American Academy of Actuaries Issues Discipline Notice
WASHINGTON—The American Academy of Actuaries announced that the following discipline action became effective on Dec. 15, 2021.
Notice of Public Discipline
(Effective Date Dec. 15, 2021)
A Disciplinary Committee of the American Academy of Actuaries (“Academy”), acting in accordance with the Academy’s Bylaws, has reviewed the findings and a recommendation from the Actuarial Board of Counseling and Discipline (“ABCD”) regarding Theodore F. Andersen. Based on the decision of the Disciplinary Committee, the Academy suspends Mr. Andersen from membership for a period of five years for materially failing to comply with Precepts 1, 3, and 4 of the Code of Professional Conduct in connection with work he performed concerning a small private pension plan.
Precept 1 requires that an actuary “act honestly, with integrity and competence, and in a manner to fulfill the profession’s responsibility to the public and to uphold the reputation of the actuarial profession.” Annotation 1-1 amplifies that basic requirement, requiring actuaries to perform actuarial services “with skill and care.” As the only qualified actuary at his company, the Disciplinary Panel concluded that Mr. Andersen materially violated Precept 1 with respect to work for the private pension plan in question in the following respects.
- Mr. Andersen failed to adequately review or supervise the actuarial work performed under his direction.
- An amended Plan Document drafted by Mr. Andersen or under his direction:
- failed to include a valid Plan formula for certain employees;
- improperly included a reference to an “Allocation of Employer Contribution” despite the fact that this was a defined benefit plan and there was no “employer contribution” to allocate, nor any account to allocate the employer contribution to; and
- included an ambiguous failsafe provision that Mr. Andersen failed to make clear through amendment or a formal interpretation by the sponsor.
- Mr. Andersen’s actuarial valuations of the present value of benefits accrued were systematically incorrect, and Mr. Andersen repeatedly made computational and technical errors when determining employee benefits.
- The valuation reports prepared by Mr. Andersen or under his direction and the Schedule SB signed by Mr. Andersen did not reflect the plan provisions provided in the Plan Document from 2011 through 2015. For example, Mr. Andersen failed to identify the measurement date and identify the plan provisions applicable to the measurement, as prescribed by Actuarial Standard of Practice No. 4 (ASOP No. 4), because he failed to reconcile the plan year in the Plan Document with the plan year that was stated in both the 5500 filings and used in the valuations, which in turn caused a failure to select appropriate assumptions for use in plan valuations due to the difference between the plan year in the Plan Document and the plan year used in the actuarial valuations.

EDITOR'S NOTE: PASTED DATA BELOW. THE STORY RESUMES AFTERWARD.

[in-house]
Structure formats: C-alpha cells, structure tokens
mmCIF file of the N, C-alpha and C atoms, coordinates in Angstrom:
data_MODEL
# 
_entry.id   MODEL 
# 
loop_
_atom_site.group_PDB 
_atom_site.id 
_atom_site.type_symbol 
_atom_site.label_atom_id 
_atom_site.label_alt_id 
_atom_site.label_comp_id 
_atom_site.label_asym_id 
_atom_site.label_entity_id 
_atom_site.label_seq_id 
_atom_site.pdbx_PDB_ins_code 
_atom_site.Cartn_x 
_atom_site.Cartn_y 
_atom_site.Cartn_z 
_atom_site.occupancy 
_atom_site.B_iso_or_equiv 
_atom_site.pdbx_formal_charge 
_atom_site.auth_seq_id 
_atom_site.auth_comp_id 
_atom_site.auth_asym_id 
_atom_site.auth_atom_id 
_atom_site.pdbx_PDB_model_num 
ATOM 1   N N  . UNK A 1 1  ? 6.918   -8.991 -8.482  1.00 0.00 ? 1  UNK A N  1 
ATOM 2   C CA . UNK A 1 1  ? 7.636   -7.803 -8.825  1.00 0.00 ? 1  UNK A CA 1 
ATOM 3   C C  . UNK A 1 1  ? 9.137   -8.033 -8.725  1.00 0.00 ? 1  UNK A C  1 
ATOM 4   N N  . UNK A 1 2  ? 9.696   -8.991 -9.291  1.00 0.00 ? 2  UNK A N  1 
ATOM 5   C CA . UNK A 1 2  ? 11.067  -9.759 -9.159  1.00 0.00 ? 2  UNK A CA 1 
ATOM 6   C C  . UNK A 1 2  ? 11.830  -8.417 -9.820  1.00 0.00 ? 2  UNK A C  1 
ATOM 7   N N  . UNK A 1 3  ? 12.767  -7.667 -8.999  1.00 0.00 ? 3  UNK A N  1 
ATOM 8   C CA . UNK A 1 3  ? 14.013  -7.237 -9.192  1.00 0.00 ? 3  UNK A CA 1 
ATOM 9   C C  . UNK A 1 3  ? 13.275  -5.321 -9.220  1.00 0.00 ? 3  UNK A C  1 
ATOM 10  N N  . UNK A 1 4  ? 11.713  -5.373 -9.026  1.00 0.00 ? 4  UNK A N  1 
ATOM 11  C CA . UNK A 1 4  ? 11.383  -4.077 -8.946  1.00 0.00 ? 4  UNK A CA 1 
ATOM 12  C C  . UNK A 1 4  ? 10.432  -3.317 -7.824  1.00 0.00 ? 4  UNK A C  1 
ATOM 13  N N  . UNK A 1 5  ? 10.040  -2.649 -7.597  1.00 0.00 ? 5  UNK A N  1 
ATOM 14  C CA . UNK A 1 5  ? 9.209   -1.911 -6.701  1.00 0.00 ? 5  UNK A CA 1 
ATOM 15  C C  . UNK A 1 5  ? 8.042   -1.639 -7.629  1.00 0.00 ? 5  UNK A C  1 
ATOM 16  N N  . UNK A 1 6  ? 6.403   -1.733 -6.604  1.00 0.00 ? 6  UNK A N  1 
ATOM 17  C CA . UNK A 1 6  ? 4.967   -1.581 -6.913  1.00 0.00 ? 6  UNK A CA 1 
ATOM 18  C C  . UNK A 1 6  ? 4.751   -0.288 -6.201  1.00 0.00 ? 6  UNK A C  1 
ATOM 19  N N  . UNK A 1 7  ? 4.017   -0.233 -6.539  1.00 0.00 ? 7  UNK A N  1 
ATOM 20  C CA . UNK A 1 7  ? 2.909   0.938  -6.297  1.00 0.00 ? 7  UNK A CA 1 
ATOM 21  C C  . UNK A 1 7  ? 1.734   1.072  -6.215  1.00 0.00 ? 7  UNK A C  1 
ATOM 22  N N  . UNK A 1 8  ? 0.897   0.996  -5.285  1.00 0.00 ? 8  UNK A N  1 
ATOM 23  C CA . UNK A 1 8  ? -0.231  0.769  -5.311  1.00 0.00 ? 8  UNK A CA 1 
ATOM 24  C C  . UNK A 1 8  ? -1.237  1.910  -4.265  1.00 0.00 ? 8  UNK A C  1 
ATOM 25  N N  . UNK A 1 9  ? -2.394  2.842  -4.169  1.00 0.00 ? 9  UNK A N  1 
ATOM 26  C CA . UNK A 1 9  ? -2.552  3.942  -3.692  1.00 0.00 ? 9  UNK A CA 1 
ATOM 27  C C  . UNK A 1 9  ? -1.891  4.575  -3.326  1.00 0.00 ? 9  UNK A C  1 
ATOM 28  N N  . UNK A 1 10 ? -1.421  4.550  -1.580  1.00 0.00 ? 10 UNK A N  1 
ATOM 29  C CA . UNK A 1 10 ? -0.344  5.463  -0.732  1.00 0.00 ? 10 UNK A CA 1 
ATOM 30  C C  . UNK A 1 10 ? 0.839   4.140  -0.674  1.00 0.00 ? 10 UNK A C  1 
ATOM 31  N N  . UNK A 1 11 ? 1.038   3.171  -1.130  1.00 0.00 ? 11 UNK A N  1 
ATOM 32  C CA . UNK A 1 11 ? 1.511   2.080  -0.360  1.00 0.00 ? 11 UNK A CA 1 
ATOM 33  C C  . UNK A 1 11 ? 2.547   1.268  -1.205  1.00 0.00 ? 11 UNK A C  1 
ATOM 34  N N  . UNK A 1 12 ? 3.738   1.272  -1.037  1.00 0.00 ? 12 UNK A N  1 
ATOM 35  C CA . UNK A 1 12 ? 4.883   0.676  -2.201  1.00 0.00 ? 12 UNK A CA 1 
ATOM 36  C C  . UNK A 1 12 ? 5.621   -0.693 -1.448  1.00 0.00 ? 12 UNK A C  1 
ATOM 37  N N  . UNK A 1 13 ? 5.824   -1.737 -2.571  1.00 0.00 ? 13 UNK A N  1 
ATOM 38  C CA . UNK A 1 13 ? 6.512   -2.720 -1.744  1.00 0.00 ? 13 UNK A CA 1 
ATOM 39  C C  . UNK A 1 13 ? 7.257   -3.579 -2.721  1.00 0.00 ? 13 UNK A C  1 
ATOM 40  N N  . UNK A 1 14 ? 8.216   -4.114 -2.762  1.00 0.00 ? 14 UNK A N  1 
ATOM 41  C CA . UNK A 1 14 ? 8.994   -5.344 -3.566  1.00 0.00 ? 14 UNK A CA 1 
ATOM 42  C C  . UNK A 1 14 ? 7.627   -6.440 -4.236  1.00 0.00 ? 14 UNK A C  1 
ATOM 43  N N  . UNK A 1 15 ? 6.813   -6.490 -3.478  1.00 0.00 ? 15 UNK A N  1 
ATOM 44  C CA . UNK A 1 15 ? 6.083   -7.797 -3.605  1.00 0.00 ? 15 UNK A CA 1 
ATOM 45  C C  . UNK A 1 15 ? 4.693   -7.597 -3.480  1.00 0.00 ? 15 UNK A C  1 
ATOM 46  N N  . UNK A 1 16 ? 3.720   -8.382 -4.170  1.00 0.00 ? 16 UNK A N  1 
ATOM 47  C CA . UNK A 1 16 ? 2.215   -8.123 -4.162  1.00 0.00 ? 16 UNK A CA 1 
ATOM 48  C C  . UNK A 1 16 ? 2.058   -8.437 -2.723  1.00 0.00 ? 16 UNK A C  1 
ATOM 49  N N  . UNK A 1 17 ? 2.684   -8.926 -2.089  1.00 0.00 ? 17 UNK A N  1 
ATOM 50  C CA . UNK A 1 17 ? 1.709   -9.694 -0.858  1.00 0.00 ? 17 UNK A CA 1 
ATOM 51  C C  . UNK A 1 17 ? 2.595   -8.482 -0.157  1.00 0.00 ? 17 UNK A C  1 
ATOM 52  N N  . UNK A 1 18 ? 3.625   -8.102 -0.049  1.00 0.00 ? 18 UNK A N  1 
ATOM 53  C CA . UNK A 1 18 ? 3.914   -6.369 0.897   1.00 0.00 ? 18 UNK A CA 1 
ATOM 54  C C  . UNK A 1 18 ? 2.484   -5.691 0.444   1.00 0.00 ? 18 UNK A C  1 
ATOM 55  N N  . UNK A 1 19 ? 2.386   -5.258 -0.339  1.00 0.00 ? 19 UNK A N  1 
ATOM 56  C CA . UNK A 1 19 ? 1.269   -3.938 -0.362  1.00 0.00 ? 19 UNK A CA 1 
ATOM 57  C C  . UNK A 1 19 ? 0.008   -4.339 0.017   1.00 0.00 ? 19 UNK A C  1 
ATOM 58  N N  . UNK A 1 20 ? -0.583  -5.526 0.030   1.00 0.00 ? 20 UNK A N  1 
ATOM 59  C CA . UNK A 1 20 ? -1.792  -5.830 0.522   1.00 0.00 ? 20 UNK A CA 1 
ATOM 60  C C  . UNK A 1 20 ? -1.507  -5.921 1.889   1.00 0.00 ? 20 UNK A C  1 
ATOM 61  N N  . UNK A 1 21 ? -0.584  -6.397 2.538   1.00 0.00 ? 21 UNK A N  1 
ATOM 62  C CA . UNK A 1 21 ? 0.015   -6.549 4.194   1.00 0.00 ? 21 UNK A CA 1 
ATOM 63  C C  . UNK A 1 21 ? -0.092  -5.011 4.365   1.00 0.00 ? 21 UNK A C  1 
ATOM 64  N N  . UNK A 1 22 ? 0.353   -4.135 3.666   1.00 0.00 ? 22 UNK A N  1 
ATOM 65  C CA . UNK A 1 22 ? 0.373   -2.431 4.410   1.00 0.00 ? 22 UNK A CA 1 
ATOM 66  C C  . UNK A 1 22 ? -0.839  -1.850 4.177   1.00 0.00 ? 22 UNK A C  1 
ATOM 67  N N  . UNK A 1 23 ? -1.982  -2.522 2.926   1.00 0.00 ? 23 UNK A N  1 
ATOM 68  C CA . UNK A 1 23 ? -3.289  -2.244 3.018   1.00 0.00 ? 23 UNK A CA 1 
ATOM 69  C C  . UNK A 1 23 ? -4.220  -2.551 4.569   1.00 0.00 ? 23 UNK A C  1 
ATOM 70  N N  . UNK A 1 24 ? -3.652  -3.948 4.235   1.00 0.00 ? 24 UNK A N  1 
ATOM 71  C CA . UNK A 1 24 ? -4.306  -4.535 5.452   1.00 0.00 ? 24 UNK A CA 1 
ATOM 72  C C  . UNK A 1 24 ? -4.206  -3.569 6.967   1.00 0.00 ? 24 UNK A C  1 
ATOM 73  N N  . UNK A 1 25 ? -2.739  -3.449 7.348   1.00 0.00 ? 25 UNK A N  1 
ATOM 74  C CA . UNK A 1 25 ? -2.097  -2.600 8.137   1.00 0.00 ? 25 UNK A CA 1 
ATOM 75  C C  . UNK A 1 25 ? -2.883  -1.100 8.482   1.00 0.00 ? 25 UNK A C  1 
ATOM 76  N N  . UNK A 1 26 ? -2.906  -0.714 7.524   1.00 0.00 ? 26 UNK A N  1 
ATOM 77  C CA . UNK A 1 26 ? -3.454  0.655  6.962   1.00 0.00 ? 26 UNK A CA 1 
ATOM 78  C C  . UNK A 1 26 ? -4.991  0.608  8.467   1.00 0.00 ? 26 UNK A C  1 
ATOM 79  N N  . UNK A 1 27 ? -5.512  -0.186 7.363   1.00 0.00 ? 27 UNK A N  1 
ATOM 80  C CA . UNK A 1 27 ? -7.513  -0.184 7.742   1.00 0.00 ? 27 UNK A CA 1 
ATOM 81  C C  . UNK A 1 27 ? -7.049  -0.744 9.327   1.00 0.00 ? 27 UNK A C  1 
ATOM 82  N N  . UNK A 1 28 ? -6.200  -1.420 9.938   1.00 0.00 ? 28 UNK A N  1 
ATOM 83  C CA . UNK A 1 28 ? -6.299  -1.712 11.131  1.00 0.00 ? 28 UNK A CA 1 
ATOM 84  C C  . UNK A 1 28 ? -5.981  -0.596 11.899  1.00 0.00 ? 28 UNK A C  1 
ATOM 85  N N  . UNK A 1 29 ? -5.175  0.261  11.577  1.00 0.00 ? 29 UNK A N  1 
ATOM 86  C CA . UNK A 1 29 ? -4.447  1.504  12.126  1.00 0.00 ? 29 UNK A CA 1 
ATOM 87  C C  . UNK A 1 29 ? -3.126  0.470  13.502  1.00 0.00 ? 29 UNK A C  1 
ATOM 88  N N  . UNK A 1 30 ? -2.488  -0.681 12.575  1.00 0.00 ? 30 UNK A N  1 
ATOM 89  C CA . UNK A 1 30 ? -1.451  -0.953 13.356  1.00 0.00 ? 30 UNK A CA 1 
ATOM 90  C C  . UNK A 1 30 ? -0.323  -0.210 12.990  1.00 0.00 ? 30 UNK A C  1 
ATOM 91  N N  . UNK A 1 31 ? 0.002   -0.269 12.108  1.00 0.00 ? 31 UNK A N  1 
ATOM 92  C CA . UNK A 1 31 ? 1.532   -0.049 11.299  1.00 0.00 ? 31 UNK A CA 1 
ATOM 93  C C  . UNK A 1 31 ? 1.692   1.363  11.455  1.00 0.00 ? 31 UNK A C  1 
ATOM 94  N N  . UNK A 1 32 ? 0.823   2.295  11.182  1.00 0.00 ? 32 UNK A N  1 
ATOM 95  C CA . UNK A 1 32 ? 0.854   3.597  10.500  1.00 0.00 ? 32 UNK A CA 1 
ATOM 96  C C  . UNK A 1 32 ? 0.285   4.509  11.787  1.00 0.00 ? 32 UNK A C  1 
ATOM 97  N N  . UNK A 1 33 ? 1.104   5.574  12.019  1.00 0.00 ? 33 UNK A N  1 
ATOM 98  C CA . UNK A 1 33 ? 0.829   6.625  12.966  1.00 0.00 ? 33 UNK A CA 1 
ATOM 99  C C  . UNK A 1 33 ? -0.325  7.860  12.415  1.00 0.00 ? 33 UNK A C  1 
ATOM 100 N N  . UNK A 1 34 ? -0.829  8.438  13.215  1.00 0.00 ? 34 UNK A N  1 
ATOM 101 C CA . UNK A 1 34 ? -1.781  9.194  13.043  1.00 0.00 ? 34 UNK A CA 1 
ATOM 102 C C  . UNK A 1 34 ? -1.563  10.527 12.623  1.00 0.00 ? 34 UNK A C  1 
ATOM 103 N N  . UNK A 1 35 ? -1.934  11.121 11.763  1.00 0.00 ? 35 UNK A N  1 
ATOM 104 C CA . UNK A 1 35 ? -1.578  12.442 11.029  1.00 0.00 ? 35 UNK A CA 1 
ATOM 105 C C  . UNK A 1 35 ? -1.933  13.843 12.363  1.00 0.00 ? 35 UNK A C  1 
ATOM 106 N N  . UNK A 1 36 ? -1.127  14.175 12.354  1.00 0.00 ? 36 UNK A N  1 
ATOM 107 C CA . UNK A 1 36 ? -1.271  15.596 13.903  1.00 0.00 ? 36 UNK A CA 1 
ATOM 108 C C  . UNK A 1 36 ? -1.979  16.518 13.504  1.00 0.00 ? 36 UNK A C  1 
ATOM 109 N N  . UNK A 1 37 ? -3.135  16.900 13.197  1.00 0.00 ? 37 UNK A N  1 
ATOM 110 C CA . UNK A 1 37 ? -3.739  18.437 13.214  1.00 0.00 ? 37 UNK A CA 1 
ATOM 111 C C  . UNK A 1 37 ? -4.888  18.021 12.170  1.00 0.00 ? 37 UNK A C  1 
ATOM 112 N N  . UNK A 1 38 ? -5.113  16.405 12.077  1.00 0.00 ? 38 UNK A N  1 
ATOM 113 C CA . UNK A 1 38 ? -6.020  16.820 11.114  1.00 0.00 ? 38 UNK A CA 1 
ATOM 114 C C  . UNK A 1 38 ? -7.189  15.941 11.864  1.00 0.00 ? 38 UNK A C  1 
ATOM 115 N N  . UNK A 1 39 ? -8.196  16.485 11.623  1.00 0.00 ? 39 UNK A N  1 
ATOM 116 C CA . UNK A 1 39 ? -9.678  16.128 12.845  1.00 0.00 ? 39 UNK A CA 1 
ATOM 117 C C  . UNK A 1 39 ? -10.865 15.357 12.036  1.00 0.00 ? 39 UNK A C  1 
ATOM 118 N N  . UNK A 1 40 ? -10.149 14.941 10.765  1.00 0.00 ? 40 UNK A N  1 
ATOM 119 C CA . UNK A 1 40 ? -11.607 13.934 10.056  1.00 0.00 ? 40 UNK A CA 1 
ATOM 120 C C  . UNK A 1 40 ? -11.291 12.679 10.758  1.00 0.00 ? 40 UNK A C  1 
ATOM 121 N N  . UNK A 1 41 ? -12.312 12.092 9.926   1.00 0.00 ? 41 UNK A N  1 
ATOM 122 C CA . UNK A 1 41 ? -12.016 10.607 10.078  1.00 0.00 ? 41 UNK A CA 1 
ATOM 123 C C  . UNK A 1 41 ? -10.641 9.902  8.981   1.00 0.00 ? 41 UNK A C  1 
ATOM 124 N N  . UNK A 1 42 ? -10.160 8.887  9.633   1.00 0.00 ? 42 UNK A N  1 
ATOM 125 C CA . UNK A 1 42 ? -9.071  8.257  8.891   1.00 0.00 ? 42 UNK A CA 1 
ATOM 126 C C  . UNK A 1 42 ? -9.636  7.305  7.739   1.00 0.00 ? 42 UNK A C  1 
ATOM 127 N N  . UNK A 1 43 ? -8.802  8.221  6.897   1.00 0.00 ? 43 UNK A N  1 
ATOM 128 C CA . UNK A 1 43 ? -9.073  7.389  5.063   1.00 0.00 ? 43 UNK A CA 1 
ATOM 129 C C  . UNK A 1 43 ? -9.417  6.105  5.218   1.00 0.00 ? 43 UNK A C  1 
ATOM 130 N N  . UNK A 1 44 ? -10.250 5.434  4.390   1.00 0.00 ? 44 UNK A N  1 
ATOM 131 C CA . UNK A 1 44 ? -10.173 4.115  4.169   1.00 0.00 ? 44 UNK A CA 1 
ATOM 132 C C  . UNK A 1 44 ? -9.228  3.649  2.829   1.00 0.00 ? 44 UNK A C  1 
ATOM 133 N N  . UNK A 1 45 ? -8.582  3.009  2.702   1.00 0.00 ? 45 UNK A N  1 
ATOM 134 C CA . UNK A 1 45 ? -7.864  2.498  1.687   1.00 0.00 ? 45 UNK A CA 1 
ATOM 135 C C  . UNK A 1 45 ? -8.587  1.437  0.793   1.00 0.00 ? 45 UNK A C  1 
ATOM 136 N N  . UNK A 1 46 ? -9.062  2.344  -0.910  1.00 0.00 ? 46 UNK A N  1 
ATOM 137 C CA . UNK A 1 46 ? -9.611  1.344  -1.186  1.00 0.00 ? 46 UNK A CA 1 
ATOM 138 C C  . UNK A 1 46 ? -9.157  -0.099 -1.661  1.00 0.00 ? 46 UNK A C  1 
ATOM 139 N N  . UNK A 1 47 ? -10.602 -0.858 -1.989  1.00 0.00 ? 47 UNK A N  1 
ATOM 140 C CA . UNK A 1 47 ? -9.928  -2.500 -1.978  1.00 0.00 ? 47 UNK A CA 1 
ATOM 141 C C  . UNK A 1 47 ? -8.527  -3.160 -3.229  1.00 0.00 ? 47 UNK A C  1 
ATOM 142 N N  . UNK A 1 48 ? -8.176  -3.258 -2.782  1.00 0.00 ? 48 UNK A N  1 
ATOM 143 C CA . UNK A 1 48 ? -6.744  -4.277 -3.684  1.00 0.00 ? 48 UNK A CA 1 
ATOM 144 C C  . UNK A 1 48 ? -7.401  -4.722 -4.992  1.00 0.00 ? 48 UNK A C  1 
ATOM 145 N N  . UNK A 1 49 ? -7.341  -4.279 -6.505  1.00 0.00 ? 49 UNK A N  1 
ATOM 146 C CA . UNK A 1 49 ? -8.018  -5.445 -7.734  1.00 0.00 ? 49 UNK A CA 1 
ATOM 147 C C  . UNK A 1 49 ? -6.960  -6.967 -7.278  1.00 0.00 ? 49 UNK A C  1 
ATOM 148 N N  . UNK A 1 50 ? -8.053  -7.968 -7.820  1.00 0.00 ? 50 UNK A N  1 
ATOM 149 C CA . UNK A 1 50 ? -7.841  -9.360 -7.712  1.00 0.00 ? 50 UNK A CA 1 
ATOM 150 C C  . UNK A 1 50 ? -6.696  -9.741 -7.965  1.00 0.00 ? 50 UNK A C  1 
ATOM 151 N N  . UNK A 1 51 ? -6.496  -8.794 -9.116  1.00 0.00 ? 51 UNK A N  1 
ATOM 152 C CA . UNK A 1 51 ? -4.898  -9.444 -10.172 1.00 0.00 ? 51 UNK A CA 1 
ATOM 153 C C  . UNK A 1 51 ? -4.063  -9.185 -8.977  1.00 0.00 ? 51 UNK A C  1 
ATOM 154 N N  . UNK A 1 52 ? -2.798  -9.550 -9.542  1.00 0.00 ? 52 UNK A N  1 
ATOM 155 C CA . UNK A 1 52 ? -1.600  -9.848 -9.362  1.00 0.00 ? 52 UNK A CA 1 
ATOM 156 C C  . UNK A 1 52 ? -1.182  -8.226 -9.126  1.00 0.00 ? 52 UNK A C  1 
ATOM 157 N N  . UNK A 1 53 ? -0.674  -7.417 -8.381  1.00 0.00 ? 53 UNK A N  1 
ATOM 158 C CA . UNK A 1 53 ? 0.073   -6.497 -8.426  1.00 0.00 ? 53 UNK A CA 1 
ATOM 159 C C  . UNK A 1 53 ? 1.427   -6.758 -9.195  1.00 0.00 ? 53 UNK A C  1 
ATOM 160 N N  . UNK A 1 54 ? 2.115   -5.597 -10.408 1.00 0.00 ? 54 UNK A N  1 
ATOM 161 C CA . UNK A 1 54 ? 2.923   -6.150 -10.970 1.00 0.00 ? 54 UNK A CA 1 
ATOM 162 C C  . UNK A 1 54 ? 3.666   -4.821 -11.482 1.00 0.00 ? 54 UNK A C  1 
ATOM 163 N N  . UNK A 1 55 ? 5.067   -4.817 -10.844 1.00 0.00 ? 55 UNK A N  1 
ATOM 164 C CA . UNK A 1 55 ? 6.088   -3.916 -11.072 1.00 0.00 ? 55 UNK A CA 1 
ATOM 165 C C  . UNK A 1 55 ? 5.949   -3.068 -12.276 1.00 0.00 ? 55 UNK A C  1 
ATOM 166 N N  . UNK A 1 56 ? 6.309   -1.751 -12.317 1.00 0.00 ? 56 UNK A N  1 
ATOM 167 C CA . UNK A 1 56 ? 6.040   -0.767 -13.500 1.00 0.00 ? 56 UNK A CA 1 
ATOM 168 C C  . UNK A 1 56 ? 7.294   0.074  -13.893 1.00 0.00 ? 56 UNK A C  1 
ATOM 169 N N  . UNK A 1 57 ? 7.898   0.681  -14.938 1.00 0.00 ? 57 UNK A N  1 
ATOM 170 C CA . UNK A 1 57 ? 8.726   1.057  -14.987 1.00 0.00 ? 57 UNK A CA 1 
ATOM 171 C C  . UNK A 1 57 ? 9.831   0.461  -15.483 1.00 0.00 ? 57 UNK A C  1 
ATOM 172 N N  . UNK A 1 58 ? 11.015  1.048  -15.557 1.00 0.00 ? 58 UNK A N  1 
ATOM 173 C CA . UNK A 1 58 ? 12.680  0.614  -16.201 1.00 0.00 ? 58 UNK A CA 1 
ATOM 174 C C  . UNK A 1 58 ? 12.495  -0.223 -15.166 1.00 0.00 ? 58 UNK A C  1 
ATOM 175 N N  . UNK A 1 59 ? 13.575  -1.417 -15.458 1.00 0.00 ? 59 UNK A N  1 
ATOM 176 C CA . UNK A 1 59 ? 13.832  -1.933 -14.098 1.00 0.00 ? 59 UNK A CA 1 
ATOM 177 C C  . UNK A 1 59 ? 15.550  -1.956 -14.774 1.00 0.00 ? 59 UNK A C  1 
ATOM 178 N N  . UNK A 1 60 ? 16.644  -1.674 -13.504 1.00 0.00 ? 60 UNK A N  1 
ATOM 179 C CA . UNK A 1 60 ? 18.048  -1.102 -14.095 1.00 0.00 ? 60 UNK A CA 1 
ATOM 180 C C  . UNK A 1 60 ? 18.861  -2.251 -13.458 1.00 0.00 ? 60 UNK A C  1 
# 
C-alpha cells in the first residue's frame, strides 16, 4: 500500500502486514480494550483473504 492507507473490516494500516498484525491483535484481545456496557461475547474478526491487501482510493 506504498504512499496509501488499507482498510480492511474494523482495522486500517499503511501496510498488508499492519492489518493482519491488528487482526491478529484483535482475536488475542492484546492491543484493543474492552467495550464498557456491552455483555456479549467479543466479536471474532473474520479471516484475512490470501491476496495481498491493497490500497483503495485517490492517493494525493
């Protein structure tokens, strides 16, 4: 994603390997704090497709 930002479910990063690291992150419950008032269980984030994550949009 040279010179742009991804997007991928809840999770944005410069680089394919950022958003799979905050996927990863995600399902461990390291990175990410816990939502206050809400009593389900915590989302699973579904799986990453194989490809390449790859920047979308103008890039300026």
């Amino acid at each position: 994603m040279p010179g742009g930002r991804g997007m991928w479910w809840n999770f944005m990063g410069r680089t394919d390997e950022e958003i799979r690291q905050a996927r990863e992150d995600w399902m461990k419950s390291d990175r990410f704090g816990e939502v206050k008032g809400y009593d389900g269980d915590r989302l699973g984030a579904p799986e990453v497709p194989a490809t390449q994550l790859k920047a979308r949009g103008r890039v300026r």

- The valuation reports prepared by Mr. Andersen or under his direction were not always consistent with the Schedule SB signed by Mr. Andersen regarding the determination of the target normal cost of the Plan for the plan year and the funding target of the Plan.
- Mr. Andersen failed to satisfy ASOP No. 41 in several respects, among which, Mr. Andersen failed to disclose the impact of his interpretation of the Plan’s failsafe provision and the effect Mr. Andersen’s non-discrimination testing had on the process for annually determining plan costs and benefits.
Precept 3 requires an actuary to “ensure that Actuarial Services performed … satisfy applicable standards of practice.” Precept 4 requires that Actuarial Communications be “clear and appropriate to the circumstances and [their] intended audience, and satisfy applicable standards of practice.” The Disciplinary Committee concluded that Mr. Andersen materially violated Precept 3 by, among other actions, failing to disclose the measurement date and plan provisions as required under ASOP No. 4. The Committee further found that Mr. Andersen materially violated Precepts 3 and 4 by failing to produce actuarial communications that were clear and appropriate to the circumstances and did not satisfy ASOP No. 41.
Based upon the foregoing, Mr. Andersen’s membership in the Academy is suspended for the next five years. At the end of those five years, if Mr. Andersen wishes to resume membership in the Academy, he must first show that he has satisfied the U.S. Qualification Standards’ continuing education requirements by demonstrating that he has completed and documented at least thirty (30) hours, within the previous calendar year, of relevant continuing education of which at least three (3) hours must be on professionalism topics and at least six (6) hours must be “organized activities.” In addition, as a further condition of reinstatement, the Academy requires that Mr. Andersen receive counseling from the ABCD.
For more information, please contact David Mendes, assistant director of communications for public affairs at the American Academy of Actuaries, at 202.785.7872. For more information on the American Academy of Actuaries, please visit www.actuary.org.
The American Academy of Actuaries is a 19,500+ member professional association whose mission is to serve the public and the U.S. actuarial profession. For more than 50 years, the Academy has assisted public policymakers on all levels by providing leadership, objective expertise, and actuarial advice on risk and financial security issues. The Academy also sets qualification, practice, and professionalism standards for actuaries in the United States.